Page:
The ‘Chileman’ tells all: Why and how chile peppers make you feel the burn
Chiles aren't just about the heat. It's really about the flavor.
His official title is Regents’ professor in horticulture and director of the Chile Pepper Institute at New Mexico State University in Las Cruces, but Paul Bosland is more commonly known by another name.
Bosland has built a career studying, cultivating, and educating others about chile peppers of all kinds. So we had him school us on chiles, which we use in everything from Salsa Verde to Picante Sauce to our Sweet and Spicy Bacon Burger and Spicy Ketchup.
“Each chile has a different kind of heat profile,” Bosland explains. “Some heat hits you right away, then vanishes; other times, the heat comes on slow and lingers. Some chiles hit you in the very front of your mouth, while some won’t seem hot at all in your mouth – but then almost sear your throat.
Want to know more? Check out the Chile Pepper Institute's Chile Flavor Wheel, which evaluates the heat profile and flavor of 14 chiles, including bell peppers, jalapenos, and the infamous Bhut Jolokia.
Of course, as Bosland points out, chiles aren’t just about the heat. It’s really about the flavor.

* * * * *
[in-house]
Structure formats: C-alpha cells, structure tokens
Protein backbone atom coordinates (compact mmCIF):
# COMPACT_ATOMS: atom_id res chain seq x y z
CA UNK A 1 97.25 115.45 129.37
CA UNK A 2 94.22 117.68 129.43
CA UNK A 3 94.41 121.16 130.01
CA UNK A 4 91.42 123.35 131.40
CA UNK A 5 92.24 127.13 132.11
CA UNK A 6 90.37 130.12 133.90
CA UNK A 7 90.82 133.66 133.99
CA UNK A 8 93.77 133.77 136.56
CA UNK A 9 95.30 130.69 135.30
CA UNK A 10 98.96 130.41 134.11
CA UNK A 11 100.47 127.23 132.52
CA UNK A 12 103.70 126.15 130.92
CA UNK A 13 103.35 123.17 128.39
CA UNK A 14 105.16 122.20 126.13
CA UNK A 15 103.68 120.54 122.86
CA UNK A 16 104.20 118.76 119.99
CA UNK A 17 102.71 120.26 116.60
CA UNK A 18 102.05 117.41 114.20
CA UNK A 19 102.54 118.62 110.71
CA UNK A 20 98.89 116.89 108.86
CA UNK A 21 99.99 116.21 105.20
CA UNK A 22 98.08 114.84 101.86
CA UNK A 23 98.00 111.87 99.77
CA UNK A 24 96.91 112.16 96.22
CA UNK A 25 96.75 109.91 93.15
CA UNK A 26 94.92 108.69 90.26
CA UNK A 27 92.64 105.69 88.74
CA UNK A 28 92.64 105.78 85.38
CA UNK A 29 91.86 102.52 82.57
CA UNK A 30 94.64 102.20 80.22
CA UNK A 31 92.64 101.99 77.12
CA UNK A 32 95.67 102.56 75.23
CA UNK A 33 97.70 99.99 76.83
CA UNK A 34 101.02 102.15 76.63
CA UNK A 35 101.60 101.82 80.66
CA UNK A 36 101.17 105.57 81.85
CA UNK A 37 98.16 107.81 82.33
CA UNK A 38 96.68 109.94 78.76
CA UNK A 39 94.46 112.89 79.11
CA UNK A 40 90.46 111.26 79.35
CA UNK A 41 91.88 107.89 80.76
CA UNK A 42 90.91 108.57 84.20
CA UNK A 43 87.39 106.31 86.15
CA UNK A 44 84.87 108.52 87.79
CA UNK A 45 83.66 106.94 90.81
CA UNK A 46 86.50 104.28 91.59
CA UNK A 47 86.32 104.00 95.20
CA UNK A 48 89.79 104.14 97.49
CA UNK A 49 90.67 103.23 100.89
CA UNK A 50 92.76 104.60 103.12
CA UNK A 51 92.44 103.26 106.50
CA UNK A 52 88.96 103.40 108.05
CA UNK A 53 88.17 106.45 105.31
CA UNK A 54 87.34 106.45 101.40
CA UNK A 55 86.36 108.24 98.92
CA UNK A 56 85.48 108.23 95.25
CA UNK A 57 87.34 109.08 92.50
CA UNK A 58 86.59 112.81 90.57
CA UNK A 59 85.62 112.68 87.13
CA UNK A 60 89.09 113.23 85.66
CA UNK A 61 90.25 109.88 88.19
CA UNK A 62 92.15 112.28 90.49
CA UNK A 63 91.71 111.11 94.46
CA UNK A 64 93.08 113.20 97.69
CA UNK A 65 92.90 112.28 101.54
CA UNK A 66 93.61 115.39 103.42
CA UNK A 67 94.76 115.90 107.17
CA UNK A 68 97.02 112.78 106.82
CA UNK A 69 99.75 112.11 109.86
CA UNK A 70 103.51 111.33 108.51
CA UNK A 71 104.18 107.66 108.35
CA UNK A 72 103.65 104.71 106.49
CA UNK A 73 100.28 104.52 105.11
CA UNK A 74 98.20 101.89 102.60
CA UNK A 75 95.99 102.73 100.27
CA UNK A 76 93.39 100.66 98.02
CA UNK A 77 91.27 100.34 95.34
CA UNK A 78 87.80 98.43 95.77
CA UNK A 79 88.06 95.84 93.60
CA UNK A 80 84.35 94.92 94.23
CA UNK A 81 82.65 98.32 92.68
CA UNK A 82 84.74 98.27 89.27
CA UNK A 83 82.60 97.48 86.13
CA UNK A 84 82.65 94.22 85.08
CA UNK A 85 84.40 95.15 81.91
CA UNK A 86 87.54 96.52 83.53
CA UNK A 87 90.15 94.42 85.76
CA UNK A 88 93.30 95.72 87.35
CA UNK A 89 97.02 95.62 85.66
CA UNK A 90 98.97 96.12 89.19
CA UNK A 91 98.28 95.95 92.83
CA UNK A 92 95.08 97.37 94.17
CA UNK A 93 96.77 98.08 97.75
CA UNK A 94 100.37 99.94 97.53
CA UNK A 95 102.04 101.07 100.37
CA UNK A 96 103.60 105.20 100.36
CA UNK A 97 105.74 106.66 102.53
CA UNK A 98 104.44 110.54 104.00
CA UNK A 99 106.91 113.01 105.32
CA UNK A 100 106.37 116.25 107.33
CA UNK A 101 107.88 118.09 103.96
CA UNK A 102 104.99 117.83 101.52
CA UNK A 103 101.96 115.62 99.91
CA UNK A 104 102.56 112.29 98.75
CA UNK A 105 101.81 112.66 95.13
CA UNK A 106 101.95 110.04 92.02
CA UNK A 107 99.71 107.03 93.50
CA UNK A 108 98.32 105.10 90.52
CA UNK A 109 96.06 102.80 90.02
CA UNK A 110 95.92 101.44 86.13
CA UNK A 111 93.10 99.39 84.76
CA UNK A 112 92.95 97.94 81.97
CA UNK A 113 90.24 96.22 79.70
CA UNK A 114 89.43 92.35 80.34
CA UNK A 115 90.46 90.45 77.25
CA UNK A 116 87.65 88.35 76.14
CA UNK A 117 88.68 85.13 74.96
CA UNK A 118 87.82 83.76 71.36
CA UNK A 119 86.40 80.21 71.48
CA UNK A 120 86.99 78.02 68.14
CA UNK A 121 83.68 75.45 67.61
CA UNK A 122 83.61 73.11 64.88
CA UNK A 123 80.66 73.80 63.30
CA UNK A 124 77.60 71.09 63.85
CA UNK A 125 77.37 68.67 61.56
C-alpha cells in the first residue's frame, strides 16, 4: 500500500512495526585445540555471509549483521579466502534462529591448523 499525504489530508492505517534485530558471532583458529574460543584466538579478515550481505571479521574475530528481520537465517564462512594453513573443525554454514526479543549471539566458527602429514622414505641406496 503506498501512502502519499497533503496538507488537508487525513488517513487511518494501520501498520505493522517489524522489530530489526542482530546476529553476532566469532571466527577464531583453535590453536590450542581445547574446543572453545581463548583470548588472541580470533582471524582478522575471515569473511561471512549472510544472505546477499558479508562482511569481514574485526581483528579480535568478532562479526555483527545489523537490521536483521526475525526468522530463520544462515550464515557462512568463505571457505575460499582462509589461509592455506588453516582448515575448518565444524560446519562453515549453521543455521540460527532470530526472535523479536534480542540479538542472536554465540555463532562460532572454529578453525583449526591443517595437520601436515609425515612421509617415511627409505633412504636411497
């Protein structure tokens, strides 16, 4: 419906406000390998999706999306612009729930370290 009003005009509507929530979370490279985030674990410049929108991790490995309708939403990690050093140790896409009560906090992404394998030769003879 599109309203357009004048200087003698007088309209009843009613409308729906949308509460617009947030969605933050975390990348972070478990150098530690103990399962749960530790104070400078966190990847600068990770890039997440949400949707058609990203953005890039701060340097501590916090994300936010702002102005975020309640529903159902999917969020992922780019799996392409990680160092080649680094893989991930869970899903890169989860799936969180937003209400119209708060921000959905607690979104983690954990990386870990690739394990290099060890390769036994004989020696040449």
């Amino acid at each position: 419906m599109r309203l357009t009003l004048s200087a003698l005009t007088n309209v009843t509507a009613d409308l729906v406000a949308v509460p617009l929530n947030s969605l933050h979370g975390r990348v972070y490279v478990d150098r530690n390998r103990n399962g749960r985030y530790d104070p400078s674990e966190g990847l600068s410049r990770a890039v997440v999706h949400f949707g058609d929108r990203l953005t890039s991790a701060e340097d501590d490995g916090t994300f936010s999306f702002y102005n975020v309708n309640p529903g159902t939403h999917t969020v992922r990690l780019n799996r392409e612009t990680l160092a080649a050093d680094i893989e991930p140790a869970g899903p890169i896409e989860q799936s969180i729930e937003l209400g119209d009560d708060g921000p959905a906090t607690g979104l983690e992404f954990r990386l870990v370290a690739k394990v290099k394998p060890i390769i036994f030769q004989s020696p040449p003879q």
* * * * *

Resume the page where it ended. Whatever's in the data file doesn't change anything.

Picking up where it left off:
“There’s more to chiles than just heat,” Bosland explains. “There’s flavor in chiles. That’s really what we’re hoping to educate people about here.”
Whataburger has focused on its fresh, made-to-order burgers and friendly customer service since 1950 when Harmon Dobson opened the first Whataburger as a small roadside burger stand in Corpus Christi, Texas. Today, the company is headquartered in San Antonio with more than 900 locations across its 14-state footprint and sales of more than $3 billion annually. Whataburger is a 2022 Top Workplaces winner. The brand has more than 50,000 Family Members (employees) and more than 60 million customers who like to customize their Whataburgers just like they like it. Visit whataburger.com for more information. To apply for Whataburger jobs, visit whataburger.com/careers.